Franklin & Marshall College Franklin & Marshall College

Getting Started

There is no prescribed curriculum or academic track for students pursuing the Health Professions Advisory Program at F&M as well as no "pre-med" major. This section will include information regarding prerequisites for health professional schools, course selections and planning, and choosing a major.

Prerequisites for Health Professional Schools

Students with an interest in the Health Professions Advisory Program (HPAP) need to fulfill the prerequisites for health professions schools. In general, these requirements are one year each of biology, general chemistry, organic chemistry and physics:

Course Area F&M Equivalents

Biology — Biology 110 and 220 (Biology 230 strongly recommended)
General Chemistry — Chemistry 111 and 112
Organic Chemistry —Chemistry 211 and 212
Physics — Physics 111 and 112 (co-requisites of Math 109 and 110)

Some schools also require such coursework as math (calculus and/or statistics), English (literature and writing-intensive courses), psychology, advanced biology (e.g, genetics, biochemistry, microbiology), and other miscellaneous requirements (e.g., statistics).   There are a variety of ways to complete requirements as well as flexibility within various majors.

Regardless of academic major, health professions school requirements can be completed by the end of the junior year. However, many students can benefit greatly by delaying their application one year and extending requirements through the senior year.

NOTE: Students should take these courses for a letter grade. Additionally, some health professions schools require such coursework as math (calculus and/or statistics), English (one year of literature and writing courses), psychology (one year in general plus developmental in the case of physical therapy and physician assistant programs), and advanced biology (genetics, biochemistry and microbiology for veterinary school). Further information about additional required courses can be found here.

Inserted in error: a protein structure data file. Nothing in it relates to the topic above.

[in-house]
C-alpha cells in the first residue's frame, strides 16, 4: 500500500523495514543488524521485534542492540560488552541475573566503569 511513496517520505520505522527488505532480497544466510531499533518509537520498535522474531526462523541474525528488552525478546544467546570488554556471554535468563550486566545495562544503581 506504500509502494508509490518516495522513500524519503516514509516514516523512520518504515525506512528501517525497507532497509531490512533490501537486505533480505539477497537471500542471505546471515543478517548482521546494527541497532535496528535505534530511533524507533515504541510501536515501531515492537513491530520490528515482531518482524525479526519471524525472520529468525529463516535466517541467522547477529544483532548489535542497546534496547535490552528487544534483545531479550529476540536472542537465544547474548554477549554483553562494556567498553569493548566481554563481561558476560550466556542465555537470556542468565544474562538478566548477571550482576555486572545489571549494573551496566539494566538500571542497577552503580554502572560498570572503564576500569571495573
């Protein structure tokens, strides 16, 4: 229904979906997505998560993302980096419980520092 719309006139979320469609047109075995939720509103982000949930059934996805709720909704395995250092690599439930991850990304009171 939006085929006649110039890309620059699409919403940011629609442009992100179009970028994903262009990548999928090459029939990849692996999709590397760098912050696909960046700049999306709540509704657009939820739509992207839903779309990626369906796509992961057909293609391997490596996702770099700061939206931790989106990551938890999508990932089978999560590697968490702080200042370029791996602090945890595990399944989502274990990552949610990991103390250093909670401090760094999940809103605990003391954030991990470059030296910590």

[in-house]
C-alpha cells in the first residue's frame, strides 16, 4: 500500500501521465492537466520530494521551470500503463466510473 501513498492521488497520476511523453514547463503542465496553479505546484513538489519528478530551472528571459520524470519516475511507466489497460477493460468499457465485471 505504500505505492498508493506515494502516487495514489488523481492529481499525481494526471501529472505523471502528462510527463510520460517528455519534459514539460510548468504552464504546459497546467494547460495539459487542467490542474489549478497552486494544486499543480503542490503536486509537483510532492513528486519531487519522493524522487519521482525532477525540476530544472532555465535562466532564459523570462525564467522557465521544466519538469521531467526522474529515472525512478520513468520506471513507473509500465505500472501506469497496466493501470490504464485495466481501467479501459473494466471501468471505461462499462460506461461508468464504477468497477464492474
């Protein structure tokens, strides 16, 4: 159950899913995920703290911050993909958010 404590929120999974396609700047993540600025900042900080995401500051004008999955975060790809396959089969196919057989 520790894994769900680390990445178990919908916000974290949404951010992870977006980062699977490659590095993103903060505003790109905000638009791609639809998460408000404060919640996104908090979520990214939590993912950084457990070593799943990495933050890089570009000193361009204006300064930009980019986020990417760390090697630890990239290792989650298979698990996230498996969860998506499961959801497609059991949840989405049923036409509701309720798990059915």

The English Requirement

In practice, "writing across the curriculum" and becoming exposed to literature and the humanities are major components of curriculum at Franklin & Marshall College. The general education components of the curriculum insure that applicants meet English composition, advanced writing, and/or literature requirements of U.S. medical and other health professions schools.

Some health professions schools specify that applicants complete at least ONE YEAR OF ENGLISH, specifically highlighting courses in literature and/or a proficiency in writing. Health professions students at F&M are advised to interpret these requirements quite liberally. In general, you will meet the English requirement of most health professions schools by completing F&M's Writing Requirement. If, and only if, you receive a follow-up notification from a school indicating that you have not satisfactorily met an English requirement, send Dr. Glenn Cummings, the Director of Health Professions Advising, a formal request to forward a special letter to the school on your behalf. This letter will explain in detail how an F&M student -- and you specifically -- have met the English literature, and/or writing requirement.

First and Second Year Course Sequencing

As health professions students plan their academic program, it is important that they realize there are a variety of ways to complete requirements as well as flexibility within various majors. Most incoming students are advised to ease into health professions courses by taking General Chemistry the first semester along with Calculus and two additional courses. A biology major, for example, would likely complete the following course sequence: